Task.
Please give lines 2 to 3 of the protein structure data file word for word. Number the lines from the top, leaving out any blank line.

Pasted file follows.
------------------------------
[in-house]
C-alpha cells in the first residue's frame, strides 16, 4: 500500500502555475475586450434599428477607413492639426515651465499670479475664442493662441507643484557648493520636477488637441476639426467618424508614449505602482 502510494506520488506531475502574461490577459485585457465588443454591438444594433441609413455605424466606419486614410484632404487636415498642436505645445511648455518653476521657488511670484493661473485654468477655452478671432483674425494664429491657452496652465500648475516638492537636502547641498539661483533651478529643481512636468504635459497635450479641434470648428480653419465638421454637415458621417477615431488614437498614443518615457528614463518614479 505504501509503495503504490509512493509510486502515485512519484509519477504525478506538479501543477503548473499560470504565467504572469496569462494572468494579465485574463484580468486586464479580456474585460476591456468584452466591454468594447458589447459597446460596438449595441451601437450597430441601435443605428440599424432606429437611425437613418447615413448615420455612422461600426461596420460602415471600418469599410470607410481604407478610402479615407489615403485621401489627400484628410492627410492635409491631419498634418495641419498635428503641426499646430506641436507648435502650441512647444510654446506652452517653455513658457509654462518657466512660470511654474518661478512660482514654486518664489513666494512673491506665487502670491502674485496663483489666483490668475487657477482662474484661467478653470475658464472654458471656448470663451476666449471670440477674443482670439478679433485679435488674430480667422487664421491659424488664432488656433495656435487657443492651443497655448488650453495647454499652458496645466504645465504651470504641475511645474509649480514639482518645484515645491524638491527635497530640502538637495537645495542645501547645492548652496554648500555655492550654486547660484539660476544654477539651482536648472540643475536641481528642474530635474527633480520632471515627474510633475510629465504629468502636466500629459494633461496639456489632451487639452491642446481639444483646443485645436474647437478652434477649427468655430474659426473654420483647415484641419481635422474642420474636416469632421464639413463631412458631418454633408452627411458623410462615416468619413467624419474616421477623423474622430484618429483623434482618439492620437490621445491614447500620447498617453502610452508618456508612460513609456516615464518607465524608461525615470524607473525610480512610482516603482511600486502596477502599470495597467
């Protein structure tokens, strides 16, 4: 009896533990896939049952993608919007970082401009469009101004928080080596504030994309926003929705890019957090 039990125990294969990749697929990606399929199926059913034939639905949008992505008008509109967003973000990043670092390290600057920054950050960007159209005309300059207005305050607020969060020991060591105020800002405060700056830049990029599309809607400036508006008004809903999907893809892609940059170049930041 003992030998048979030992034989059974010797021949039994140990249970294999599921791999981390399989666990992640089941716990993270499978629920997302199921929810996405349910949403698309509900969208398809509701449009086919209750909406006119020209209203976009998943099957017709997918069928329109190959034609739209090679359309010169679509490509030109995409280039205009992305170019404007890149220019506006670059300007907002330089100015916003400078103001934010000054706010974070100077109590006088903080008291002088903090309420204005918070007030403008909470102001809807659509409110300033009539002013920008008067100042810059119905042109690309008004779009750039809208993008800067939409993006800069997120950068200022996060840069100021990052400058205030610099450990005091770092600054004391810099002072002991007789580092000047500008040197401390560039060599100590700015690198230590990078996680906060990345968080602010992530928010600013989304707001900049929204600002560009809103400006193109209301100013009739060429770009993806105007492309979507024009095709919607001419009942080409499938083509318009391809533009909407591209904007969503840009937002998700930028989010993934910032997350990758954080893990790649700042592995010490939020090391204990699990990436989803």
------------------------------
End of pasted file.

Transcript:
C-alpha cells in the first residue's frame, strides 16, 4: 500500500502555475475586450434599428477607413492639426515651465499670479475664442493662441507643484557648493520636477488637441476639426467618424508614449505602482 502510494506520488506531475502574461490577459485585457465588443454591438444594433441609413455605424466606419486614410484632404487636415498642436505645445511648455518653476521657488511670484493661473485654468477655452478671432483674425494664429491657452496652465500648475516638492537636502547641498539661483533651478529643481512636468504635459497635450479641434470648428480653419465638421454637415458621417477615431488614437498614443518615457528614463518614479 505504501509503495503504490509512493509510486502515485512519484509519477504525478506538479501543477503548473499560470504565467504572469496569462494572468494579465485574463484580468486586464479580456474585460476591456468584452466591454468594447458589447459597446460596438449595441451601437450597430441601435443605428440599424432606429437611425437613418447615413448615420455612422461600426461596420460602415471600418469599410470607410481604407478610402479615407489615403485621401489627400484628410492627410492635409491631419498634418495641419498635428503641426499646430506641436507648435502650441512647444510654446506652452517653455513658457509654462518657466512660470511654474518661478512660482514654486518664489513666494512673491506665487502670491502674485496663483489666483490668475487657477482662474484661467478653470475658464472654458471656448470663451476666449471670440477674443482670439478679433485679435488674430480667422487664421491659424488664432488656433495656435487657443492651443497655448488650453495647454499652458496645466504645465504651470504641475511645474509649480514639482518645484515645491524638491527635497530640502538637495537645495542645501547645492548652496554648500555655492550654486547660484539660476544654477539651482536648472540643475536641481528642474530635474527633480520632471515627474510633475510629465504629468502636466500629459494633461496639456489632451487639452491642446481639444483646443485645436474647437478652434477649427468655430474659426473654420483647415484641419481635422474642420474636416469632421464639413463631412458631418454633408452627411458623410462615416468619413467624419474616421477623423474622430484618429483623434482618439492620437490621445491614447500620447498617453502610452508618456508612460513609456516615464518607465524608461525615470524607473525610480512610482516603482511600486502596477502599470495597467
């Protein structure tokens, strides 16, 4: 009896533990896939049952993608919007970082401009469009101004928080080596504030994309926003929705890019957090 039990125990294969990749697929990606399929199926059913034939639905949008992505008008509109967003973000990043670092390290600057920054950050960007159209005309300059207005305050607020969060020991060591105020800002405060700056830049990029599309809607400036508006008004809903999907893809892609940059170049930041 003992030998048979030992034989059974010797021949039994140990249970294999599921791999981390399989666990992640089941716990993270499978629920997302199921929810996405349910949403698309509900969208398809509701449009086919209750909406006119020209209203976009998943099957017709997918069928329109190959034609739209090679359309010169679509490509030109995409280039205009992305170019404007890149220019506006670059300007907002330089100015916003400078103001934010000054706010974070100077109590006088903080008291002088903090309420204005918070007030403008909470102001809807659509409110300033009539002013920008008067100042810059119905042109690309008004779009750039809208993008800067939409993006800069997120950068200022996060840069100021990052400058205030610099450990005091770092600054004391810099002072002991007789580092000047500008040197401390560039060599100590700015690198230590990078996680906060990345968080602010992530928010600013989304707001900049929204600002560009809103400006193109209301100013009739060429770009993806105007492309979507024009095709919607001419009942080409499938083509318009391809533009909407591209904007969503840009937002998700930028989010993934910032997350990758954080893990790649700042592995010490939020090391204990699990990436989803």